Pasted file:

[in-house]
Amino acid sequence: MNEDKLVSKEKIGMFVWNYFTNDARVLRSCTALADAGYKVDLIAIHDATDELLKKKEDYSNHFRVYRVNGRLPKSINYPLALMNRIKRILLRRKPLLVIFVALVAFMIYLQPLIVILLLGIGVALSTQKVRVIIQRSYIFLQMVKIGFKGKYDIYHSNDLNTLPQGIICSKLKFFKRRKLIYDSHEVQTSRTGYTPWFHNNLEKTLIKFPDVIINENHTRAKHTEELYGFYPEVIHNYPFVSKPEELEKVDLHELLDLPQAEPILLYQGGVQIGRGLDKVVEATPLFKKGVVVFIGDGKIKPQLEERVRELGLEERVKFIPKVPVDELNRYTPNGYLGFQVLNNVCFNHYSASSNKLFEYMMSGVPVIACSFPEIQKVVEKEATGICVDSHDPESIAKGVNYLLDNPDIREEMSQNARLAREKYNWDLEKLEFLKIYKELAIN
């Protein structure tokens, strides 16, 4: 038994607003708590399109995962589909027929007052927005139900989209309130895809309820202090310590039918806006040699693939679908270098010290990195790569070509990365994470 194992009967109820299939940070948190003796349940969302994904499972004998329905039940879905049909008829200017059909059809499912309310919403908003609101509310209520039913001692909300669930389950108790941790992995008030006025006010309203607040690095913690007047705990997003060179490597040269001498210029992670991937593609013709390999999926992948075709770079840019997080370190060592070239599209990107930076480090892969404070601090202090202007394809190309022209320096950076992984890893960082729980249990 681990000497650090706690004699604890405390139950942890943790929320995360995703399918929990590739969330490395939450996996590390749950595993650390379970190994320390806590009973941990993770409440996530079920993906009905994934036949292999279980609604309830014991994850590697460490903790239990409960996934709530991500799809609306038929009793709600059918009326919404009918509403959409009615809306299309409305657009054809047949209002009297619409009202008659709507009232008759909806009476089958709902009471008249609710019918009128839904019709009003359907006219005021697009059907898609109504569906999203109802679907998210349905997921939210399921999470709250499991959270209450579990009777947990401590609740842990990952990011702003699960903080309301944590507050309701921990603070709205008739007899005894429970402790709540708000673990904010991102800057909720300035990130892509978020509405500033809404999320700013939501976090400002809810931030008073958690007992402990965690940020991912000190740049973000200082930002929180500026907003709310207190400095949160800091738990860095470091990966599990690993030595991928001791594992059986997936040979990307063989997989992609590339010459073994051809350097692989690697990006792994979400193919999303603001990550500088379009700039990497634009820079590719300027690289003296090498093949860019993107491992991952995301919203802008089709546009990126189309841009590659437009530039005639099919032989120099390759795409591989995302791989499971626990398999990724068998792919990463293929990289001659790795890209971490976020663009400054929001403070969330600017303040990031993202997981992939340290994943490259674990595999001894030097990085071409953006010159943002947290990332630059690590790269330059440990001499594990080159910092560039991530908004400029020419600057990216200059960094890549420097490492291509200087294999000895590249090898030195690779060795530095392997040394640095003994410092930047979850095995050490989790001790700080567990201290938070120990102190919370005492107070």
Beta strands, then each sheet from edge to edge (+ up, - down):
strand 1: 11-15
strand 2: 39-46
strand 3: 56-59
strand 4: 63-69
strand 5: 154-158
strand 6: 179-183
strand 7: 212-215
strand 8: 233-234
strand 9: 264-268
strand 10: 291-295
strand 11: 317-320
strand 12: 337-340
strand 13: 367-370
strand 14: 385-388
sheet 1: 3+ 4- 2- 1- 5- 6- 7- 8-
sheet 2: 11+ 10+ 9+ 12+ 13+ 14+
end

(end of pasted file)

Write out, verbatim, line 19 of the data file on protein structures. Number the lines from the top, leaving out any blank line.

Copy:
sheet 1: 3+ 4- 2- 1- 5- 6- 7- 8-